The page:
Technology in all its forms have fascinated me since I was a child. I am thrilled that the opensource and DIY technologies are not just surviving, they are thriving. I love to see what wonderful possibilities and opportunities are available to teachers, parents and students in this vast World Of Electrons.
Conversations continue on the topic of DIY vs corporate, packaged simulacrums of what is available online....imitation copies that corporations convince administrators and technology directors will be "just as good" as what a teacher and class can create themselves. I strongly disagree.
A twitter colleague, @garageflowers, just cited a blog post on this topic, I Guess I'm Still a Punk.
After reading this blog post, I had to share my comments to the author, @glassbeed, with my readers. Mostly, they relate to a basic tenet of teaching, about being prepared to stand up for what you believe. If you want to support DIY technology, I believe you should be prepared to describe, design and defend it.
Yes, I agree. This was a great post. I love DIY technology, and I have worked diligently to document and explain how teachers can use it effectively in their classes or with students.
I was just thinking about your post when I went to my blog to capture my url and saw that WeatherPixie is down. This is a prime example of the downside of DIY technology. Teachers must prepare for the positive, as well as negative aspects of DIY technology in their classes.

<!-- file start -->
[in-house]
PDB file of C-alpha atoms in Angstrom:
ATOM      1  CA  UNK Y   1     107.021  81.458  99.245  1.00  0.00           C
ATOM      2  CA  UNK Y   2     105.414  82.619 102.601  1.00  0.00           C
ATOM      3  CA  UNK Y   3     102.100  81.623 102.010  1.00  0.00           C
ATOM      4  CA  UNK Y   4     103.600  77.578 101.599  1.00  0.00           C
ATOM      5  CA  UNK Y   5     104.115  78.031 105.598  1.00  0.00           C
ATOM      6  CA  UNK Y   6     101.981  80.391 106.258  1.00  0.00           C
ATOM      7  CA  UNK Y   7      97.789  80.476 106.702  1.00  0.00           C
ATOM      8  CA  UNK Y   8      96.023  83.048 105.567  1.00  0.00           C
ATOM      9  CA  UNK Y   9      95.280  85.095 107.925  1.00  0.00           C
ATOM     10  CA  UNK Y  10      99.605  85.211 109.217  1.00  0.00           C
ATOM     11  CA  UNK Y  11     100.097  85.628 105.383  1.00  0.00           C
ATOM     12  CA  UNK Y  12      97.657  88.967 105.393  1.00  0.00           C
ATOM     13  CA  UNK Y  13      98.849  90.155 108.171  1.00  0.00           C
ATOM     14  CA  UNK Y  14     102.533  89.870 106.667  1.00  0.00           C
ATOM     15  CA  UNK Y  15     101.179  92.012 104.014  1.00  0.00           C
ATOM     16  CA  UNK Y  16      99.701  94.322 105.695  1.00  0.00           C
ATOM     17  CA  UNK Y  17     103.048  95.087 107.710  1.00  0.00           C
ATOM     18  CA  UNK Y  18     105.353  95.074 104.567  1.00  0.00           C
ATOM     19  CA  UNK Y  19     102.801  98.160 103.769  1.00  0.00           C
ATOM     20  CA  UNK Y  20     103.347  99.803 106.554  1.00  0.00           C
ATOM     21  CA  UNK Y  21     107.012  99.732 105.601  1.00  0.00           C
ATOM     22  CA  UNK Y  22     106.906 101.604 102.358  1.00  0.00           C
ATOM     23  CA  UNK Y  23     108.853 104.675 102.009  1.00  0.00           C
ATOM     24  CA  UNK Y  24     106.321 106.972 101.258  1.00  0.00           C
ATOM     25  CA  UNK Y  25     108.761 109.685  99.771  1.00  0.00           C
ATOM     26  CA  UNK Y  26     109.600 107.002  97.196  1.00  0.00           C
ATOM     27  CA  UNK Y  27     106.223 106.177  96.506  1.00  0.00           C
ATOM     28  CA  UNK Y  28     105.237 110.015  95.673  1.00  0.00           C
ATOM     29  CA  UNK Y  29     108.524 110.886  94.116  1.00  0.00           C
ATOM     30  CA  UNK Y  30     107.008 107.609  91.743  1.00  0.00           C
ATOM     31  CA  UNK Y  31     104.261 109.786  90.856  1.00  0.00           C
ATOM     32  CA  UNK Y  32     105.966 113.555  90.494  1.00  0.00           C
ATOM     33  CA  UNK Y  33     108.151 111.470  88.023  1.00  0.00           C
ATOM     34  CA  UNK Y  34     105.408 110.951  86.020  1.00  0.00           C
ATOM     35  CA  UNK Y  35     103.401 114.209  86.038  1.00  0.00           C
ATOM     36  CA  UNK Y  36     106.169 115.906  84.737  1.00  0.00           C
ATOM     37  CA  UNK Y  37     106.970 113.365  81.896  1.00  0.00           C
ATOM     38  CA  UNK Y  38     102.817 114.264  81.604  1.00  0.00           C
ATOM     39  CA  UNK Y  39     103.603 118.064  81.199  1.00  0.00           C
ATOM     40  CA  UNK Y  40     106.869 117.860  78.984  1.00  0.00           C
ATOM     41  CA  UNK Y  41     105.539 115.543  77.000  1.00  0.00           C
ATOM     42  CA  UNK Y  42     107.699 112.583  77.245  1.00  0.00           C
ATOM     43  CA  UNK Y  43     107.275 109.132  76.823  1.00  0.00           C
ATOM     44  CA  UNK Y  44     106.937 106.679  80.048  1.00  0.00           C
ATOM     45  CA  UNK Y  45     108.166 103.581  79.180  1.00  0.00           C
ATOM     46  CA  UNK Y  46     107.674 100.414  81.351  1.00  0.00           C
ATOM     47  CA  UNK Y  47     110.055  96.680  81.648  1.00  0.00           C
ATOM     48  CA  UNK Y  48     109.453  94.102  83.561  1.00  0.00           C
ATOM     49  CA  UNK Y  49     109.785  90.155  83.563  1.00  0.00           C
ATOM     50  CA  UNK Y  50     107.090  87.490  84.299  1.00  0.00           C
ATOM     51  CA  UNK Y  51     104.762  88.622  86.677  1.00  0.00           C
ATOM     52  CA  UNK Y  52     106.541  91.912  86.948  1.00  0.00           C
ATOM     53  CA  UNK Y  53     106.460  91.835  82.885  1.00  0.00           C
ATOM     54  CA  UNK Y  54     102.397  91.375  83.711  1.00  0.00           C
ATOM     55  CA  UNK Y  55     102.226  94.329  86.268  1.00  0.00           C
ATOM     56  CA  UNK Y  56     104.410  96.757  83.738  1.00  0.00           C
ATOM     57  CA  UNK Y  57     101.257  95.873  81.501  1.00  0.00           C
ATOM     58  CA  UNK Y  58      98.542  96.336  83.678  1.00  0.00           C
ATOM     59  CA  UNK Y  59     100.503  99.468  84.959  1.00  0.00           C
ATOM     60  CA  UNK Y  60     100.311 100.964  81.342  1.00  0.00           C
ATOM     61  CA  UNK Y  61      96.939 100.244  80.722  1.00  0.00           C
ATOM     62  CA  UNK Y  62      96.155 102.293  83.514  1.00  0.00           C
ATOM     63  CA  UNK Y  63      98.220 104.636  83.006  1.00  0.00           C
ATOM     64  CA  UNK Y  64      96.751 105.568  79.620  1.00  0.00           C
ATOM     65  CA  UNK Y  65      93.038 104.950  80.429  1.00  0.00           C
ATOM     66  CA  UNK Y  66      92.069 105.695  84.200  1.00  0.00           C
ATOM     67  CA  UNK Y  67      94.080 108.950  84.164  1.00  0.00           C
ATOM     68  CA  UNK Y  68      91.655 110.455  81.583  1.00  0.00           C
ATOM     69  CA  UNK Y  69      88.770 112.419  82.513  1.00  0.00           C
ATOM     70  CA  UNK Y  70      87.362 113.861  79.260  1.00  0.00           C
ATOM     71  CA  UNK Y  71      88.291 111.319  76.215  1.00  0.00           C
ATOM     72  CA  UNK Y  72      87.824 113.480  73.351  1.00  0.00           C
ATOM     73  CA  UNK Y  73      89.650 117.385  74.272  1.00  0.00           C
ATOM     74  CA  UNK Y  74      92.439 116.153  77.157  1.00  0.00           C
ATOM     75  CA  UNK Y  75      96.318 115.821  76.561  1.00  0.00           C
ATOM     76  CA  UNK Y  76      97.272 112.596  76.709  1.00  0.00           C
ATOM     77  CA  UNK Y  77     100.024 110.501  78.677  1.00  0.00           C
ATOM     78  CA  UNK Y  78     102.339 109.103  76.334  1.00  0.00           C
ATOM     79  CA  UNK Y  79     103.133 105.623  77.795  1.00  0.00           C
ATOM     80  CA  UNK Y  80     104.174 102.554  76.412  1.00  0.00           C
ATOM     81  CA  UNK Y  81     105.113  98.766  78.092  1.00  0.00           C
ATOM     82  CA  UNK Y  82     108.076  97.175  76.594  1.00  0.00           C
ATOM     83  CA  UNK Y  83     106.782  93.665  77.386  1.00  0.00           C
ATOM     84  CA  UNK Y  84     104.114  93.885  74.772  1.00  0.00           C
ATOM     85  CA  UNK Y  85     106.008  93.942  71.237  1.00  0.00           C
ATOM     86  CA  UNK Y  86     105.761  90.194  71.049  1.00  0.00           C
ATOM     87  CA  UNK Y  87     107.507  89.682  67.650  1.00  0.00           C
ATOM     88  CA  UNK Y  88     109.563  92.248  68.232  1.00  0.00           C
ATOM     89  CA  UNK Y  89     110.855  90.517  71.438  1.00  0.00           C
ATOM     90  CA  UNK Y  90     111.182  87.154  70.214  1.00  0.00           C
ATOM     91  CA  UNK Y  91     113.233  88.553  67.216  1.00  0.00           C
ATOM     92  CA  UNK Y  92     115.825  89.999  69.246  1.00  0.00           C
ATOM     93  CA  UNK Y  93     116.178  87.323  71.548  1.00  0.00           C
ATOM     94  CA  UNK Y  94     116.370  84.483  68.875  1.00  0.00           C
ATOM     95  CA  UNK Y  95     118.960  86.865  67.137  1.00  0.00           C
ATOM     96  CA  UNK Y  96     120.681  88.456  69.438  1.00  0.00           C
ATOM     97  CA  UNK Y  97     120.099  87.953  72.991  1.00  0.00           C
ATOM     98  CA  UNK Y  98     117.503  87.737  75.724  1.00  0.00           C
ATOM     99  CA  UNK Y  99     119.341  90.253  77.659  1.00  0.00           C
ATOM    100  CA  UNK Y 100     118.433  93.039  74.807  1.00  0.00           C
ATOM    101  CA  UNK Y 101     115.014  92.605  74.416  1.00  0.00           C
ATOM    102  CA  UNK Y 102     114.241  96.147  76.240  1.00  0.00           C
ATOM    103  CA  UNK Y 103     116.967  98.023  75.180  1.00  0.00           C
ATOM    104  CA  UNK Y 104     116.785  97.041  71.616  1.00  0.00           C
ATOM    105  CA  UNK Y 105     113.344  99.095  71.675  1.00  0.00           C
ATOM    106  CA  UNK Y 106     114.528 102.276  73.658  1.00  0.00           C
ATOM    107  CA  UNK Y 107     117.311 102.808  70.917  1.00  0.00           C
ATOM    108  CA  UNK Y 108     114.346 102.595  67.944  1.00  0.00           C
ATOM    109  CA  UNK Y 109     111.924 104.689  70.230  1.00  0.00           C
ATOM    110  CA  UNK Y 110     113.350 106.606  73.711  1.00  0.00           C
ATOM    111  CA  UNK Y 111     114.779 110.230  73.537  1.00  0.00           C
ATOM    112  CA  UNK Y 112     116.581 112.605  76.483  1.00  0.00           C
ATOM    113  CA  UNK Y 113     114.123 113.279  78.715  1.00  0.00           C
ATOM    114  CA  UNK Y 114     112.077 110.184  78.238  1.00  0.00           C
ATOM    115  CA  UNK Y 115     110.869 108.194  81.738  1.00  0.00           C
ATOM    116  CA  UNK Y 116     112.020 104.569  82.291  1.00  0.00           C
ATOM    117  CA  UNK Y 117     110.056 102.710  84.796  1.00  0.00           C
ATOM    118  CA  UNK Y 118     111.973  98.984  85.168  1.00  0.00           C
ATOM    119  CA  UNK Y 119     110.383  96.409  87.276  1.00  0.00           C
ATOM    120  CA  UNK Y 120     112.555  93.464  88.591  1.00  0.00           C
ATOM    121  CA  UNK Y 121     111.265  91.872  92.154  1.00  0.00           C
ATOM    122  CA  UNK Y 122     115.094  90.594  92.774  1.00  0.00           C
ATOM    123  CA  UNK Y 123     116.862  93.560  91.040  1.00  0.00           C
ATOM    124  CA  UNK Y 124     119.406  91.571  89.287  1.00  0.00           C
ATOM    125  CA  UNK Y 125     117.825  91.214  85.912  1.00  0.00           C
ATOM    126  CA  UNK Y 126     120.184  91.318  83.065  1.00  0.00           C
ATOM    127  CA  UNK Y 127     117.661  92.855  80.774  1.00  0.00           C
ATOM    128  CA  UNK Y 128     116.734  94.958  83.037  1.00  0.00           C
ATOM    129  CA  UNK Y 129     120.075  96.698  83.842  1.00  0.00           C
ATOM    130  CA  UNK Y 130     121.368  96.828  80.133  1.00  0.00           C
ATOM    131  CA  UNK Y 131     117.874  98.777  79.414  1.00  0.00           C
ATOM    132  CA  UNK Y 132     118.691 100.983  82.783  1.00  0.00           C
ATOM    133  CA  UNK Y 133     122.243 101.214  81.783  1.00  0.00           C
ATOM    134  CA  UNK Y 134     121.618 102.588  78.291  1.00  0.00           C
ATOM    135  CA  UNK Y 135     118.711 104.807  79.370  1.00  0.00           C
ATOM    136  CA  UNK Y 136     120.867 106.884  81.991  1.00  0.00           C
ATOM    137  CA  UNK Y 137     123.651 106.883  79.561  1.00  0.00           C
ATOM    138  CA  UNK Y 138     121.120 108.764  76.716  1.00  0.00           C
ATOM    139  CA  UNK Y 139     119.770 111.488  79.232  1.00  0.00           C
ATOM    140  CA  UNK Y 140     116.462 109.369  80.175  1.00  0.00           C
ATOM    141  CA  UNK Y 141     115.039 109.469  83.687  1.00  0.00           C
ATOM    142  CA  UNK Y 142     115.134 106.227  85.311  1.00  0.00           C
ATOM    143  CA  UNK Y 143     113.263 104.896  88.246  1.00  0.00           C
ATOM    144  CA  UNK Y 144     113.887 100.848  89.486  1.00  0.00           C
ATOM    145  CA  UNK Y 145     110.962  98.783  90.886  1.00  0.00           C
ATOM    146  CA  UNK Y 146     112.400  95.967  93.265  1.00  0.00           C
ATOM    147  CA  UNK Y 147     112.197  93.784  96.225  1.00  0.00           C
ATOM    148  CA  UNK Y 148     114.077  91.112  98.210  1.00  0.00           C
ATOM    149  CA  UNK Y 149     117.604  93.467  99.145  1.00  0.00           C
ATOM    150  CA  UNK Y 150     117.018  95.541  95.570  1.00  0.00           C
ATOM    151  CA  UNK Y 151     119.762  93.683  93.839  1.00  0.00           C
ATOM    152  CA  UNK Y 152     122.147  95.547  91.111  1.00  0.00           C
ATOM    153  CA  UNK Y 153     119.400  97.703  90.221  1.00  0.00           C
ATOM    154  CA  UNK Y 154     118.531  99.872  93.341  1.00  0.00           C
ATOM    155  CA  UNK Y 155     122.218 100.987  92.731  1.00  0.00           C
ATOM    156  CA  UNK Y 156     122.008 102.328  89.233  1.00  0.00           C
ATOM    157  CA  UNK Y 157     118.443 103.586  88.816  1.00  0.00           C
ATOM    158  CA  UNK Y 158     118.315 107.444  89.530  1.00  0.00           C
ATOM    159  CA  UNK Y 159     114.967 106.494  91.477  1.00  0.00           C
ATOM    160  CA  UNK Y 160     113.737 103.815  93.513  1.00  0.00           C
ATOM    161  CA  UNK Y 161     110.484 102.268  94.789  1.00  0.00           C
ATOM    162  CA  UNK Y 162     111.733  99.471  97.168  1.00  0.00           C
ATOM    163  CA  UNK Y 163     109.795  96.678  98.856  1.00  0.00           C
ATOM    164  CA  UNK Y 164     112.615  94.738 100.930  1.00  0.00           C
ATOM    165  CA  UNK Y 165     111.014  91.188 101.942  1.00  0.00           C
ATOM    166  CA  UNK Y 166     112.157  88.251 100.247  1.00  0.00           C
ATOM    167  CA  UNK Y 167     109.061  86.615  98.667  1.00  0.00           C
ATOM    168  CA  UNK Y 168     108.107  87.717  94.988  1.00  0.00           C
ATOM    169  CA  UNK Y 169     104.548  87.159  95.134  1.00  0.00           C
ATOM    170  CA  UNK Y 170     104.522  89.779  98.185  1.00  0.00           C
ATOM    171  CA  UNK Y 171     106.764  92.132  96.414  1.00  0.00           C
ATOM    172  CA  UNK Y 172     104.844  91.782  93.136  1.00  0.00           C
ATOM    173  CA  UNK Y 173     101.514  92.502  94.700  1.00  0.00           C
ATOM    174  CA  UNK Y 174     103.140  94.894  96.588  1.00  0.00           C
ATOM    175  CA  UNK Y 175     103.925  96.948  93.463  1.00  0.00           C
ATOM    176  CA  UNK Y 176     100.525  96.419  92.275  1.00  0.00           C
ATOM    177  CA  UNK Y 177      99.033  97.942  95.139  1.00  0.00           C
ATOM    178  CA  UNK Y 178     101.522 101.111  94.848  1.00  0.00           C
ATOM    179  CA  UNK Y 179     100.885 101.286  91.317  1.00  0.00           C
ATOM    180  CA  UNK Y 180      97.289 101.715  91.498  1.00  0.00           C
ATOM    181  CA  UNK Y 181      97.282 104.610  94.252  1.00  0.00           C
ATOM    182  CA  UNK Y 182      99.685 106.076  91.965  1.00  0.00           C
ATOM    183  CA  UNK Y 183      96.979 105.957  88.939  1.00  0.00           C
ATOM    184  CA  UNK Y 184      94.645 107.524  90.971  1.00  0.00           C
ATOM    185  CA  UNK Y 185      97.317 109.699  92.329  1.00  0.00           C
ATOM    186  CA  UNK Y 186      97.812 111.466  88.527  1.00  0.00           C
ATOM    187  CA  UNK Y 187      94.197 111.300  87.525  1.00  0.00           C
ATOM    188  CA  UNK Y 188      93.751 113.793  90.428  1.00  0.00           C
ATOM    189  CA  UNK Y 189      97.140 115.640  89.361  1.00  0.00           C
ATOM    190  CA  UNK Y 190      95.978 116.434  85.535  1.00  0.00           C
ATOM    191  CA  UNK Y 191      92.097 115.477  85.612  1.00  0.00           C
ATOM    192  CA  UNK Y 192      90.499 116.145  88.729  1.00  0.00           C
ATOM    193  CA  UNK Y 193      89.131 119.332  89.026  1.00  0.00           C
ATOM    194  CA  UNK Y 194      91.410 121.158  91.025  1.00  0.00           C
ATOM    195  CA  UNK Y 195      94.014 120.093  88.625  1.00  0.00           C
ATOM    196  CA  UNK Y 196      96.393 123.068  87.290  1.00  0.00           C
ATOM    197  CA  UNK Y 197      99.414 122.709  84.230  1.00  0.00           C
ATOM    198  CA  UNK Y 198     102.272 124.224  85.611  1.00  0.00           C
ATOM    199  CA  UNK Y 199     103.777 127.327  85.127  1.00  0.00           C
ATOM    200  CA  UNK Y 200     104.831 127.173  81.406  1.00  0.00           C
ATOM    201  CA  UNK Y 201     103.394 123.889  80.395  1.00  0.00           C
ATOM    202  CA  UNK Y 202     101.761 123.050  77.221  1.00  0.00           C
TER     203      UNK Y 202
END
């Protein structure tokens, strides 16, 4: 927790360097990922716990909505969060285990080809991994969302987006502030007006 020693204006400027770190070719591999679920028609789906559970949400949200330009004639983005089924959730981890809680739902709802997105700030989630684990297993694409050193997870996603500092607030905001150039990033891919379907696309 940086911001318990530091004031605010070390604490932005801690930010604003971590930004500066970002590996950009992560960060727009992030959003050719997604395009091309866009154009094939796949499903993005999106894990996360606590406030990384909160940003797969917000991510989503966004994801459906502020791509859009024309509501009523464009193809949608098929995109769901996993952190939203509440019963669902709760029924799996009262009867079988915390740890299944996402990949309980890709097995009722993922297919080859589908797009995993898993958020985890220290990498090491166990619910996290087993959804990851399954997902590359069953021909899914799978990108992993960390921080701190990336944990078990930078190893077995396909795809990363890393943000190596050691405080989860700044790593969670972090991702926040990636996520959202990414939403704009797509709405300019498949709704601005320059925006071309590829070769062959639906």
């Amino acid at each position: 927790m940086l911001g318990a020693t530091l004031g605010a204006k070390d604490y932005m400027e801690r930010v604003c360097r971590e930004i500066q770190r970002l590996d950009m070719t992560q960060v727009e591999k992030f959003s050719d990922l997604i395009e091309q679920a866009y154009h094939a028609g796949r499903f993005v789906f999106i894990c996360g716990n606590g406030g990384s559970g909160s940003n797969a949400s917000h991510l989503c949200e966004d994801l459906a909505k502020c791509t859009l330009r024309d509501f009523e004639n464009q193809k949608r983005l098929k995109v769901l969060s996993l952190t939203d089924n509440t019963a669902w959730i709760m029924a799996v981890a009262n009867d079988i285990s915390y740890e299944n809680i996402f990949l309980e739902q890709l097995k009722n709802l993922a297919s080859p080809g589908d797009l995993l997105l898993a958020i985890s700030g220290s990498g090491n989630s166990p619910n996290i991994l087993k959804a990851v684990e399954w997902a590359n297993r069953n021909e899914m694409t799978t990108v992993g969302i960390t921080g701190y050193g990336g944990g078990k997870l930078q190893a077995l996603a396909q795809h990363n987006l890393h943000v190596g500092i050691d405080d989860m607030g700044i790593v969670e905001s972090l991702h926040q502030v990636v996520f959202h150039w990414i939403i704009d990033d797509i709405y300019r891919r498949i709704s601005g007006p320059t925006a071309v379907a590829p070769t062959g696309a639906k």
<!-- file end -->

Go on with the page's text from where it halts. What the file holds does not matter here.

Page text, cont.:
WeatherPixie has been a pivotal widget for teachers and students. The developer of WeatherPixie is not the problem, but the company who owns the server that supports her website had a fire. This was a problem that she couldn't help, but it highlights a problem that tech directors and administrators can cite to keep teachers from using these free online tools. Teachers must be prepared.
Another concern associated with opensource products and online tools is that they are ephemeral. They may be here today and gone tomorrow, for any number of legitimate reasons. That makes it difficult for teachers to really go to the wall arguing for the use of this technology. They must be prepared.
I am saying use this developing technology, but a teacher must be VERY agile and have backup plans in case tools aren't available. Also, teachers should decide how they will console students if their projects are lost. They must be prepared.
It is great to be a DIY tech person, but you have to be prepared;D